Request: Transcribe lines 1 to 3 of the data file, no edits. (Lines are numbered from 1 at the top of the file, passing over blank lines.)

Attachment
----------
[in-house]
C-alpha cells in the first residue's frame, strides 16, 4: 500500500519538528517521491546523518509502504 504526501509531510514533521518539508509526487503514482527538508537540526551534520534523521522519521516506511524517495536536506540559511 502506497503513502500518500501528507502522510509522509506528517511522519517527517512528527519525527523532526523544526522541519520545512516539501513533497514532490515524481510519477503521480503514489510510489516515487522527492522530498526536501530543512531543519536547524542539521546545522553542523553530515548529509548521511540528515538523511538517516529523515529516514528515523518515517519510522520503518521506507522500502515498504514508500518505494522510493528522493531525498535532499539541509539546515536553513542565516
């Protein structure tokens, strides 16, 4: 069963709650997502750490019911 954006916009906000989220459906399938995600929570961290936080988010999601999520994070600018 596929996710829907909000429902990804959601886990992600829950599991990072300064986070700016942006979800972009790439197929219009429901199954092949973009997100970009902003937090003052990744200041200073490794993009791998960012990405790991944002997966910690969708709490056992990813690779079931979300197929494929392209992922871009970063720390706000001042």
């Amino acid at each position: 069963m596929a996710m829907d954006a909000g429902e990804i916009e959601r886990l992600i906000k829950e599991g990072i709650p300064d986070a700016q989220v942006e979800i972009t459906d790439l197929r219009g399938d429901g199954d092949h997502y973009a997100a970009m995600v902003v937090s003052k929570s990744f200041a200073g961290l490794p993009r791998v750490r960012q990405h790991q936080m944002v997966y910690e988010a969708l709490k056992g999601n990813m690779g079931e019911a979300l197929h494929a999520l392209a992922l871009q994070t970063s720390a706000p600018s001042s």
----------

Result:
[in-house]
C-alpha cells in the first residue's frame, strides 16, 4: 500500500519538528517521491546523518509502504 504526501509531510514533521518539508509526487503514482527538508537540526551534520534523521522519521516506511524517495536536506540559511 502506497503513502500518500501528507502522510509522509506528517511522519517527517512528527519525527523532526523544526522541519520545512516539501513533497514532490515524481510519477503521480503514489510510489516515487522527492522530498526536501530543512531543519536547524542539521546545522553542523553530515548529509548521511540528515538523511538517516529523515529516514528515523518515517519510522520503518521506507522500502515498504514508500518505494522510493528522493531525498535532499539541509539546515536553513542565516
């Protein structure tokens, strides 16, 4: 069963709650997502750490019911 954006916009906000989220459906399938995600929570961290936080988010999601999520994070600018 596929996710829907909000429902990804959601886990992600829950599991990072300064986070700016942006979800972009790439197929219009429901199954092949973009997100970009902003937090003052990744200041200073490794993009791998960012990405790991944002997966910690969708709490056992990813690779079931979300197929494929392209992922871009970063720390706000001042």